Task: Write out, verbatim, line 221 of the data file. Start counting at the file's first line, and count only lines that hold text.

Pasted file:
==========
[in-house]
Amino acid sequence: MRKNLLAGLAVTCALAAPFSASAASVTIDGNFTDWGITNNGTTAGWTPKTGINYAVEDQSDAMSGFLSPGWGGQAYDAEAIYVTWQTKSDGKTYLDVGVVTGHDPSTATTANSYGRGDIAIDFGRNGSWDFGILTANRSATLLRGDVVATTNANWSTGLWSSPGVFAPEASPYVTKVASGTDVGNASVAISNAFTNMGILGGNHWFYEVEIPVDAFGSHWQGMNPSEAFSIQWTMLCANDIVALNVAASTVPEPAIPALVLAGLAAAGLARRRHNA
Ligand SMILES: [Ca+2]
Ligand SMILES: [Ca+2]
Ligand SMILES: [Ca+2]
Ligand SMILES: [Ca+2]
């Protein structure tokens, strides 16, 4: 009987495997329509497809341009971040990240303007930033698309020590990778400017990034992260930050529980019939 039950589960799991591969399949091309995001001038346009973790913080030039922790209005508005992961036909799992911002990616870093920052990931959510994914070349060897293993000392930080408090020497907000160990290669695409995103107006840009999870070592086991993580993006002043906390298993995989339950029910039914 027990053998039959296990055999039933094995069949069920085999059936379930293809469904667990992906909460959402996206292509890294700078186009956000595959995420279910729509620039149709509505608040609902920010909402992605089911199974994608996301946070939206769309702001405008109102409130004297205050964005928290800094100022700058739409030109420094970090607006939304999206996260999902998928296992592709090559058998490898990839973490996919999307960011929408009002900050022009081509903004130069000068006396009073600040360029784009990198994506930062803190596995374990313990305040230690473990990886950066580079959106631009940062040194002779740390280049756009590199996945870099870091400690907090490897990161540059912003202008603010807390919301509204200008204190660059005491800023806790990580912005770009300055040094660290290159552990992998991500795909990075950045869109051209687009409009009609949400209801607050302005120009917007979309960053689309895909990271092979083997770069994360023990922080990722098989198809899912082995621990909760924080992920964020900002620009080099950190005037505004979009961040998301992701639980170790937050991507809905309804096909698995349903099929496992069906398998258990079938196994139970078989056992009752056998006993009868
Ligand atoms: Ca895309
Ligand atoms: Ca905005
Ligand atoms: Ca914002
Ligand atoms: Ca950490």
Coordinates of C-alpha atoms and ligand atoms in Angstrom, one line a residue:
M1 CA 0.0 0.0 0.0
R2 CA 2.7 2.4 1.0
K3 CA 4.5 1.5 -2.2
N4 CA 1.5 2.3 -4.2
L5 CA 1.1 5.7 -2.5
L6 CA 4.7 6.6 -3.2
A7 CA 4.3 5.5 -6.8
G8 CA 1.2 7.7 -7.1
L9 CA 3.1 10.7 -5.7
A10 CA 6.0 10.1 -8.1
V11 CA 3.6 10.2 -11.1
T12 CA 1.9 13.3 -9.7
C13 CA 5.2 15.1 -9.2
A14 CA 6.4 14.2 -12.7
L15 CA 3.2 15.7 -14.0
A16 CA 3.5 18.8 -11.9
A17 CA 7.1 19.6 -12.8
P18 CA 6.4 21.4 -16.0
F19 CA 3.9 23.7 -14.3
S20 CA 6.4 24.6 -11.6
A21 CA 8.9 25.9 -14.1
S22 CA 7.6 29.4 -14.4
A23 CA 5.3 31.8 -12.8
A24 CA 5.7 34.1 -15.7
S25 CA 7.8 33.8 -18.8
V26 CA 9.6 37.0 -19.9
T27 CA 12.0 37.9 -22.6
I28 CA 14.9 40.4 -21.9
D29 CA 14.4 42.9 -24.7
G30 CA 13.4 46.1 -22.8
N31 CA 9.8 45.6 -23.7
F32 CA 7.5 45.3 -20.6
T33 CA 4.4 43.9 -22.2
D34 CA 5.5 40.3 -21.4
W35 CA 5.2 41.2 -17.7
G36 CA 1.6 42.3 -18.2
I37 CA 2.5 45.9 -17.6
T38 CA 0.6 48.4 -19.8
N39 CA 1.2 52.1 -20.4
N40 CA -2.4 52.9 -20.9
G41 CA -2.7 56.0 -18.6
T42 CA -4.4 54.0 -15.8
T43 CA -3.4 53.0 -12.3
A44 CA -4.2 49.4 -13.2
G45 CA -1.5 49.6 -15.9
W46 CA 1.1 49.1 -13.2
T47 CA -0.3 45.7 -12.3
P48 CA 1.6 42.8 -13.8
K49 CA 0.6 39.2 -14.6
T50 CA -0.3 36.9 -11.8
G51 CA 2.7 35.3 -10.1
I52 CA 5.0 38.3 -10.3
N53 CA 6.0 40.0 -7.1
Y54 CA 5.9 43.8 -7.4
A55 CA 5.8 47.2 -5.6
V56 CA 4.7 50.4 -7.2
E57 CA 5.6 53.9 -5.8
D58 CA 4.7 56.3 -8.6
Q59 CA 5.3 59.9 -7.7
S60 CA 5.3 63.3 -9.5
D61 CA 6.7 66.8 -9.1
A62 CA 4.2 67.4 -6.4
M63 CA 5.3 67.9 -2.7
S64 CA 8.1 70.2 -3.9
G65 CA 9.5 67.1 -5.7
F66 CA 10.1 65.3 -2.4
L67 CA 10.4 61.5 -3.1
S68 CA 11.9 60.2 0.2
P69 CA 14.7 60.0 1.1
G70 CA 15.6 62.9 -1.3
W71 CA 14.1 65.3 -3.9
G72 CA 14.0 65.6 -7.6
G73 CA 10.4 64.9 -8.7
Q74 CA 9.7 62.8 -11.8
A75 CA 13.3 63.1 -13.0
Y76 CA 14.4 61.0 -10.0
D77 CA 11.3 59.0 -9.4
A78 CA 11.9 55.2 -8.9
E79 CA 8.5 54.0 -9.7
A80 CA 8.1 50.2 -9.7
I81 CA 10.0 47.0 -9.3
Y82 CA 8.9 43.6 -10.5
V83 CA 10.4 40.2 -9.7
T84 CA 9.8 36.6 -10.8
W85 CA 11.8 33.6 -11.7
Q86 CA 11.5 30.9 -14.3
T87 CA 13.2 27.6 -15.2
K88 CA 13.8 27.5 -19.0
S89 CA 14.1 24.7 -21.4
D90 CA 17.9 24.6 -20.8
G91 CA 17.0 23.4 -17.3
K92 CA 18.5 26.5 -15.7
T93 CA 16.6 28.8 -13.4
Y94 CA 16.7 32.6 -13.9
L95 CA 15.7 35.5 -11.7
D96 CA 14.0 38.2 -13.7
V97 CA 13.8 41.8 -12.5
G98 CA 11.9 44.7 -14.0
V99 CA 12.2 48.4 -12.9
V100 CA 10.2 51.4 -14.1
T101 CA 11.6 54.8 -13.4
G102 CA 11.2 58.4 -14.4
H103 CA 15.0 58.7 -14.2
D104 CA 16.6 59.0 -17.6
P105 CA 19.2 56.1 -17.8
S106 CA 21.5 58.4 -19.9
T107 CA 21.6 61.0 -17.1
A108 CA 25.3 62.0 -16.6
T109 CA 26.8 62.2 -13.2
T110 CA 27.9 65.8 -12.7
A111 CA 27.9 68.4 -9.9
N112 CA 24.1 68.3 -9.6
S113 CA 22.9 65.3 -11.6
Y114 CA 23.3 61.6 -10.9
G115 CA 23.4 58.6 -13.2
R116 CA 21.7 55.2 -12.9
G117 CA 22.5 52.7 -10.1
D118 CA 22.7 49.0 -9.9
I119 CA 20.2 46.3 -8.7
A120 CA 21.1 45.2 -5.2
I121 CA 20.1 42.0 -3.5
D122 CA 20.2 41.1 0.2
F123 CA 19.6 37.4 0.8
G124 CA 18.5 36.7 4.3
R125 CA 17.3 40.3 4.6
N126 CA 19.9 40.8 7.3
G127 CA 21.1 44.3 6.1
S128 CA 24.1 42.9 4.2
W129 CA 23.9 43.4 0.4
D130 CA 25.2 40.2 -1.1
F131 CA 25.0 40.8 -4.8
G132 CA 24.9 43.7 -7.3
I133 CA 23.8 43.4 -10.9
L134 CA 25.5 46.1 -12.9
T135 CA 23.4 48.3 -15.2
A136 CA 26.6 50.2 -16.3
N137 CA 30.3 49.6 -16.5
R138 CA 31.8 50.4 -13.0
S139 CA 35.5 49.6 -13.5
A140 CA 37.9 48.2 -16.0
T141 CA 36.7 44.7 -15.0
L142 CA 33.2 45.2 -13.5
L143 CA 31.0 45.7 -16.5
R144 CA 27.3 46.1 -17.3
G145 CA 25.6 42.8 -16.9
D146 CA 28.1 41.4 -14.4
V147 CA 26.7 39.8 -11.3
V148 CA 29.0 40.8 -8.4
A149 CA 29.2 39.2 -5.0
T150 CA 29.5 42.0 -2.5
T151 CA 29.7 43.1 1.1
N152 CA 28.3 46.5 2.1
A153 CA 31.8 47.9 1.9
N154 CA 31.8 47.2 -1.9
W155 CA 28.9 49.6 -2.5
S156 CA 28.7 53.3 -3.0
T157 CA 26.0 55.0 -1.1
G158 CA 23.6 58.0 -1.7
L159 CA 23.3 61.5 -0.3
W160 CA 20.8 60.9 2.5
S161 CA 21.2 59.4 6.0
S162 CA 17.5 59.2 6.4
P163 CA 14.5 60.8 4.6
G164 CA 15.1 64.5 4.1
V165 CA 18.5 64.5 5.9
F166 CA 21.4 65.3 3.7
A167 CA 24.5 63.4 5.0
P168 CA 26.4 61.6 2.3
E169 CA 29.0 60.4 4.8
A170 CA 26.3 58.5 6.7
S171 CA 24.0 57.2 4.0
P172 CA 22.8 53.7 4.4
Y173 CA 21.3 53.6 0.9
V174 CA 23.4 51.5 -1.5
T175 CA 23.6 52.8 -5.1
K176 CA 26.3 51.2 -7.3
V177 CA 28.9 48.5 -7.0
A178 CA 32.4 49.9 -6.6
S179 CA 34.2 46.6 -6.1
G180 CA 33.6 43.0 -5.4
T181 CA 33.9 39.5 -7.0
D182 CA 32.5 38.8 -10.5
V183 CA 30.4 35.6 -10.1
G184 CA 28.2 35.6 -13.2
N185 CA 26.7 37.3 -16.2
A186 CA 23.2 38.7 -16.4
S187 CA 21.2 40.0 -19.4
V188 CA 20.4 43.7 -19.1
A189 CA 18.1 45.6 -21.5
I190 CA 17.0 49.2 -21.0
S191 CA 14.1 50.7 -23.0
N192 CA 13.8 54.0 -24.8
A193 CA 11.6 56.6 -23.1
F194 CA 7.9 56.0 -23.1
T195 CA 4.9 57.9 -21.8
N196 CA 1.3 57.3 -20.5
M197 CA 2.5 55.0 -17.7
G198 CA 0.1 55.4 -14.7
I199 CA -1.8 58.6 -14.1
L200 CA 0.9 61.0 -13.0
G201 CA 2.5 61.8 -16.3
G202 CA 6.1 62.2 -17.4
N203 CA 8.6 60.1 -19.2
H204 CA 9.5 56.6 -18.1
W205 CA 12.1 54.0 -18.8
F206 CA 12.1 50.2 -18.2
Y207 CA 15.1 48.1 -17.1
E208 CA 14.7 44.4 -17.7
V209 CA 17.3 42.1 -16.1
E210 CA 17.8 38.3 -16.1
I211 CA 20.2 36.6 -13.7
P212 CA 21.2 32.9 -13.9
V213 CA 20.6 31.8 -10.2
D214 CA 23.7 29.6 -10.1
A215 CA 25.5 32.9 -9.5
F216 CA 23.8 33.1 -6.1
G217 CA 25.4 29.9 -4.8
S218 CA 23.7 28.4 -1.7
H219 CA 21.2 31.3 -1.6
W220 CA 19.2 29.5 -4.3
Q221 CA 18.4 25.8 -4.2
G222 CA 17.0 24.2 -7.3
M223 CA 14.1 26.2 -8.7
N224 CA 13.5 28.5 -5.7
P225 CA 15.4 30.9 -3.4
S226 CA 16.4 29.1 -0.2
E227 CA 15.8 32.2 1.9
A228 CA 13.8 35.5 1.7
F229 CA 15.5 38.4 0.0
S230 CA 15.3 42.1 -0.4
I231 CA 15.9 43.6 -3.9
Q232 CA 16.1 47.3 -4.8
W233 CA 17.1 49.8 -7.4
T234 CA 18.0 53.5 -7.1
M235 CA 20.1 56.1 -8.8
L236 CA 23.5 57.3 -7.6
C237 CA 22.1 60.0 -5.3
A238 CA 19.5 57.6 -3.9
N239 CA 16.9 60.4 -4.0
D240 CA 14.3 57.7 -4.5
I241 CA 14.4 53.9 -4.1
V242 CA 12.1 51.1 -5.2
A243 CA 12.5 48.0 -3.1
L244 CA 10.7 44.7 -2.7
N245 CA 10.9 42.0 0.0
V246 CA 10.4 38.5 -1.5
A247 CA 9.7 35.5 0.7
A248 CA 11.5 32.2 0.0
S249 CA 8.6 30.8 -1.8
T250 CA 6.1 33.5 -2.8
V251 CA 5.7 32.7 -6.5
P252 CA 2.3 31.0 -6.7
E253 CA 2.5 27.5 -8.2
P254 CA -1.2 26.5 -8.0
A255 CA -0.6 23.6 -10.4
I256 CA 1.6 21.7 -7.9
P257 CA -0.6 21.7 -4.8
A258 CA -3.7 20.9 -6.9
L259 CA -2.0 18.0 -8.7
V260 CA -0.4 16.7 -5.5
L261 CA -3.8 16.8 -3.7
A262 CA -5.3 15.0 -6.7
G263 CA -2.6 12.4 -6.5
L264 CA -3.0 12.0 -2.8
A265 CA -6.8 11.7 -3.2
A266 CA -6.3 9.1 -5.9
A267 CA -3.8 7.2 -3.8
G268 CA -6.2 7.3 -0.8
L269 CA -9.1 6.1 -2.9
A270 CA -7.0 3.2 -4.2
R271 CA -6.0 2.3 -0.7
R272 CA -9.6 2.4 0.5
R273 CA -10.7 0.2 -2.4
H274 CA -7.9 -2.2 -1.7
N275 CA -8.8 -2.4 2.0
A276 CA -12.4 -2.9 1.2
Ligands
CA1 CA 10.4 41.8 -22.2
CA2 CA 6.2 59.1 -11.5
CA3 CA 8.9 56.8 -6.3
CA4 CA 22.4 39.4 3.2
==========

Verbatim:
V209 CA 17.3 42.1 -16.1